EN_01259372_0006 FER
Ferrari Press Agency Ref 8076 Robot 1 18/05/2017 See Ferrari text Picture MUST credit : Aurora A robot has successfully landed a Boeing 737 on a flight simulator.The touchdown was one of a series of flight manoeuvres carried out as part of the development of an automated co-pilot that can be quickly and cheaply installed in existing aircraft.The robot was built and operated by US company Aurora Flight Science as part of the US government???s Defense Advanced Research Projects Agency, known as DARPA.The single arm robot, able to operate the jet simulator's controls, is being designed as an aid for pilots rather than replacing the,.Aircrew Labor in Cockpit Automation System, or ALIAS for short, is a sophisticated system aimed at addressing the growing complexity of modern aircraft. It can be very difficult for pilots to qualify on an unfamiliar airplane without lengthy instruction and practice.Operating such craft can also be highly distracting especially when executive decisions are required in a hurry.Automatic flight systems can help alleviate these problems by acting as an onboard trainer as well as a co-pilot.Current engineering procedures mean either redesigning an aircraft from scratch to incorporate them, or lengthy and expensive custom refits.ALIAS is being developed to get around this. It's designed as a drop-in avionics and mechanics package that can be quickly and cheaply fitted to a wide variety of fixed and rotor aircraft, from a tiny Cessna to a B-52 bomber. Once installed, ALIAS is able to analyze the aircraft and adapt itself to the job of second-pilot.As well as the robotic arm, the ALIAS system incorporates an advanced tablet-based user interface, speech recognition and machine learning. Alternative versions will drop the robotic arm and provide support to the pilot by tracking the aircraft's physical, procedural, and mission state.The idea is that, once ALIAS is fully developed it will be able to familiarize itself the aircraft within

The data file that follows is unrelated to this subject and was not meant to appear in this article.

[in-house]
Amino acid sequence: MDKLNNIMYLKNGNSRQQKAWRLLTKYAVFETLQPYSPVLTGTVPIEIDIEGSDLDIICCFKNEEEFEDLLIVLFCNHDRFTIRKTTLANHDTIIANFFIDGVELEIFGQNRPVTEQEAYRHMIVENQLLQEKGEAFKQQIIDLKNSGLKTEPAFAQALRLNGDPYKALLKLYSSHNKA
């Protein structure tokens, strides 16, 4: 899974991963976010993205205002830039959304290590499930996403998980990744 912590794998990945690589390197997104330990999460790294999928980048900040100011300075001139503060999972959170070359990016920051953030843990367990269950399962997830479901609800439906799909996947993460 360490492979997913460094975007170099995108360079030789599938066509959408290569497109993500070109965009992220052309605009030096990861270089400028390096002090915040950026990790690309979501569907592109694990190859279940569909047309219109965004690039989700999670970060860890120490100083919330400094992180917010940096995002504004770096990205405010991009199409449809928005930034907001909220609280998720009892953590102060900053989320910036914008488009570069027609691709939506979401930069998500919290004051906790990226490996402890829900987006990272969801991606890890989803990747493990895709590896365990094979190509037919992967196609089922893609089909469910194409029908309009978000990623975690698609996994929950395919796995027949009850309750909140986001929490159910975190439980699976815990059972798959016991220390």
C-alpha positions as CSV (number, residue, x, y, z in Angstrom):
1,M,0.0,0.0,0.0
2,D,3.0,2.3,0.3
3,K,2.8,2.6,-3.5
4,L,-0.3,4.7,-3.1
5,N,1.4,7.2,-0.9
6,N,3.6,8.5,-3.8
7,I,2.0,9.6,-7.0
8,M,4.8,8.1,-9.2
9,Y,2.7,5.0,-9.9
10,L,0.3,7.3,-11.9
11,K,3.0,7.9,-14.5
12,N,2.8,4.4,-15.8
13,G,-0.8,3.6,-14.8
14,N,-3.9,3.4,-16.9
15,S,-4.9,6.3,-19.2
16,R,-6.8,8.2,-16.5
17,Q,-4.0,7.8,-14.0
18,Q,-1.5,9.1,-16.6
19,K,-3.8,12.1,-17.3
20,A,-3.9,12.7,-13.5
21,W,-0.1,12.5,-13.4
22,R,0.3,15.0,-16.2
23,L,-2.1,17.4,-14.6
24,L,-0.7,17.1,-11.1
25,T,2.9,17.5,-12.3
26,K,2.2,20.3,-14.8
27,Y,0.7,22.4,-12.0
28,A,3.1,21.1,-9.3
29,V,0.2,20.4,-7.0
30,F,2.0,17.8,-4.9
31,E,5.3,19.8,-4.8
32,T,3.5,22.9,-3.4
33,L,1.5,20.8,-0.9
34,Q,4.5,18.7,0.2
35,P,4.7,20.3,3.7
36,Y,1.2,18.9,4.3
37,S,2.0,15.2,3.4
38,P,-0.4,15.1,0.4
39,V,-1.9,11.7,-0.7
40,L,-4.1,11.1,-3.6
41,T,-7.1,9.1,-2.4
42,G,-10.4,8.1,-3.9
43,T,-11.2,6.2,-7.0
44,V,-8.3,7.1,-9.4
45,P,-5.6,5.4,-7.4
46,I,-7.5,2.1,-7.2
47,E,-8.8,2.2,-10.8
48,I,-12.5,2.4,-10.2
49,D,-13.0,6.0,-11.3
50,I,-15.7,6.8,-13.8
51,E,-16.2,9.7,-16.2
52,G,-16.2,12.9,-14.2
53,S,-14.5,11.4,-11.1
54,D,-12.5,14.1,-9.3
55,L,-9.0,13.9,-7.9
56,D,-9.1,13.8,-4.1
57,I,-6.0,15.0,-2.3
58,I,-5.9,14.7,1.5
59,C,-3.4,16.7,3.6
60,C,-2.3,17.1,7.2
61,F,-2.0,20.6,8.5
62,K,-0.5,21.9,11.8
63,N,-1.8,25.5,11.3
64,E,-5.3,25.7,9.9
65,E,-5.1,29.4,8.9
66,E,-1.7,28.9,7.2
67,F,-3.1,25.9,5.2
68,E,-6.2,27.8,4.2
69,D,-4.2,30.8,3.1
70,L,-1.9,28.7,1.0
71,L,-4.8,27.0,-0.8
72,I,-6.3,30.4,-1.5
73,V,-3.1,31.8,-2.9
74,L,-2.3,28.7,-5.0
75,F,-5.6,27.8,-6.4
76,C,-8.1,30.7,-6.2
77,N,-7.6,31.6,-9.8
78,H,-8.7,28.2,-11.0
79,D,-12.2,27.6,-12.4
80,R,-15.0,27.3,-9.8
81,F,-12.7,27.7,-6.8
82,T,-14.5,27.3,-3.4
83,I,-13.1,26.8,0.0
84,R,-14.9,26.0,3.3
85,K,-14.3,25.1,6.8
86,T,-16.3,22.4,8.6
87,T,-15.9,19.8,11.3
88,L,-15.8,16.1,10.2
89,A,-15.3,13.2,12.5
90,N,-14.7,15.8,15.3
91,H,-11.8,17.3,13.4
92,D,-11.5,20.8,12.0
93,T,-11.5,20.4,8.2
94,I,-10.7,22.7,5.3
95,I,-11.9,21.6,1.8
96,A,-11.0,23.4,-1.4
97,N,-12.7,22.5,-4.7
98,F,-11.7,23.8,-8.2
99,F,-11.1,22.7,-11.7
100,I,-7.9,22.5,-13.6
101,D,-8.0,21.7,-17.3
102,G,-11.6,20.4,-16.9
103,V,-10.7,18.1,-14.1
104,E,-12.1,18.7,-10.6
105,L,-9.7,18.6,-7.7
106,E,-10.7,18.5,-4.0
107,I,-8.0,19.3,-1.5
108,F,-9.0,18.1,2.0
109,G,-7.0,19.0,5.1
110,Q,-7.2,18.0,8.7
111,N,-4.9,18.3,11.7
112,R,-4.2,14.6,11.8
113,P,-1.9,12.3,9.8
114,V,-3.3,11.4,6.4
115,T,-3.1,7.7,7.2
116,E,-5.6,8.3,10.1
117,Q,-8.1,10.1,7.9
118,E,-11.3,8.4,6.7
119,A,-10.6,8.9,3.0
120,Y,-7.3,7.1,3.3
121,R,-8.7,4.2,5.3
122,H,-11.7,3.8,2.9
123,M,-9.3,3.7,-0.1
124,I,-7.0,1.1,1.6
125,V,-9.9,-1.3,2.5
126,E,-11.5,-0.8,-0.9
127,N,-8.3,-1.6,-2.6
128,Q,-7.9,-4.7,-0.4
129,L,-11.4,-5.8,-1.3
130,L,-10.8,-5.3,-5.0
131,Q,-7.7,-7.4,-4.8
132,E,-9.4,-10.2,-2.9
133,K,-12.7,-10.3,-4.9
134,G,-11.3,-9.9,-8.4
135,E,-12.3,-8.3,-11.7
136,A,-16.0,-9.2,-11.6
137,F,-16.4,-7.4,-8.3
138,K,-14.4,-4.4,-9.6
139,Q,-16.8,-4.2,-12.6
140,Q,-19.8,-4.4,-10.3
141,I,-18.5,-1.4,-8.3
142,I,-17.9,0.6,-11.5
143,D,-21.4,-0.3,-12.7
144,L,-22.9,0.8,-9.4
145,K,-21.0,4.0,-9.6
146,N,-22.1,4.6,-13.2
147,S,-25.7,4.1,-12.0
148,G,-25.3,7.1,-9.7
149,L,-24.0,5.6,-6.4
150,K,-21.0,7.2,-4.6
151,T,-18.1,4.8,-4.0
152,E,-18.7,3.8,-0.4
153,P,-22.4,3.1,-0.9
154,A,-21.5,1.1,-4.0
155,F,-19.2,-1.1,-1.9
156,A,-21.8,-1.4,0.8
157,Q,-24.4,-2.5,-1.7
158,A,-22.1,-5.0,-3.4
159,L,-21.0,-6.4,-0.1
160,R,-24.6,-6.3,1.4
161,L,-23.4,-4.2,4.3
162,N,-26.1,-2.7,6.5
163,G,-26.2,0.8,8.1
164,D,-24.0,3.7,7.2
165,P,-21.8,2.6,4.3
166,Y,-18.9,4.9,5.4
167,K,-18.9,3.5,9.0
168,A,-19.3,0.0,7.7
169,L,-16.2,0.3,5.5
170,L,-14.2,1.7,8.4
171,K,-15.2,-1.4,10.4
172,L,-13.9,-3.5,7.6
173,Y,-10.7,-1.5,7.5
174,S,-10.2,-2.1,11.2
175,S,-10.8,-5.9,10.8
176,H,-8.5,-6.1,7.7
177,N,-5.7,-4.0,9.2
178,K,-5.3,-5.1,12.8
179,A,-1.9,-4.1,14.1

EN_01259372_0007 FER
Ferrari Press Agency Ref 8076 Robot 1 18/05/2017 See Ferrari text Picture MUST credit : Aurora A robot has successfully landed a Boeing 737 on a flight simulator.The touchdown was one of a series of flight manoeuvres carried out as part of the development of an automated co-pilot that can be quickly and cheaply installed in existing aircraft.The robot was built and operated by US company Aurora Flight Science as part of the US government???s Defense Advanced Research Projects Agency, known as DARPA.The single arm robot, able to operate the jet simulator's controls, is being designed as an aid for pilots rather than replacing the,.Aircrew Labor in Cockpit Automation System, or ALIAS for short, is a sophisticated system aimed at addressing the growing complexity of modern aircraft. It can be very difficult for pilots to qualify on an unfamiliar airplane without lengthy instruction and practice.Operating such craft can also be highly distracting especially when executive decisions are required in a hurry.Automatic flight systems can help alleviate these problems by acting as an onboard trainer as well as a co-pilot.Current engineering procedures mean either redesigning an aircraft from scratch to incorporate them, or lengthy and expensive custom refits.ALIAS is being developed to get around this. It's designed as a drop-in avionics and mechanics package that can be quickly and cheaply fitted to a wide variety of fixed and rotor aircraft, from a tiny Cessna to a B-52 bomber. Once installed, ALIAS is able to analyze the aircraft and adapt itself to the job of second-pilot.As well as the robotic arm, the ALIAS system incorporates an advanced tablet-based user interface, speech recognition and machine learning. Alternative versions will drop the robotic arm and provide support to the pilot by tracking the aircraft's physical, procedural, and mission state.The idea is that, once ALIAS is fully developed it will be able to familiarize itself the aircraft within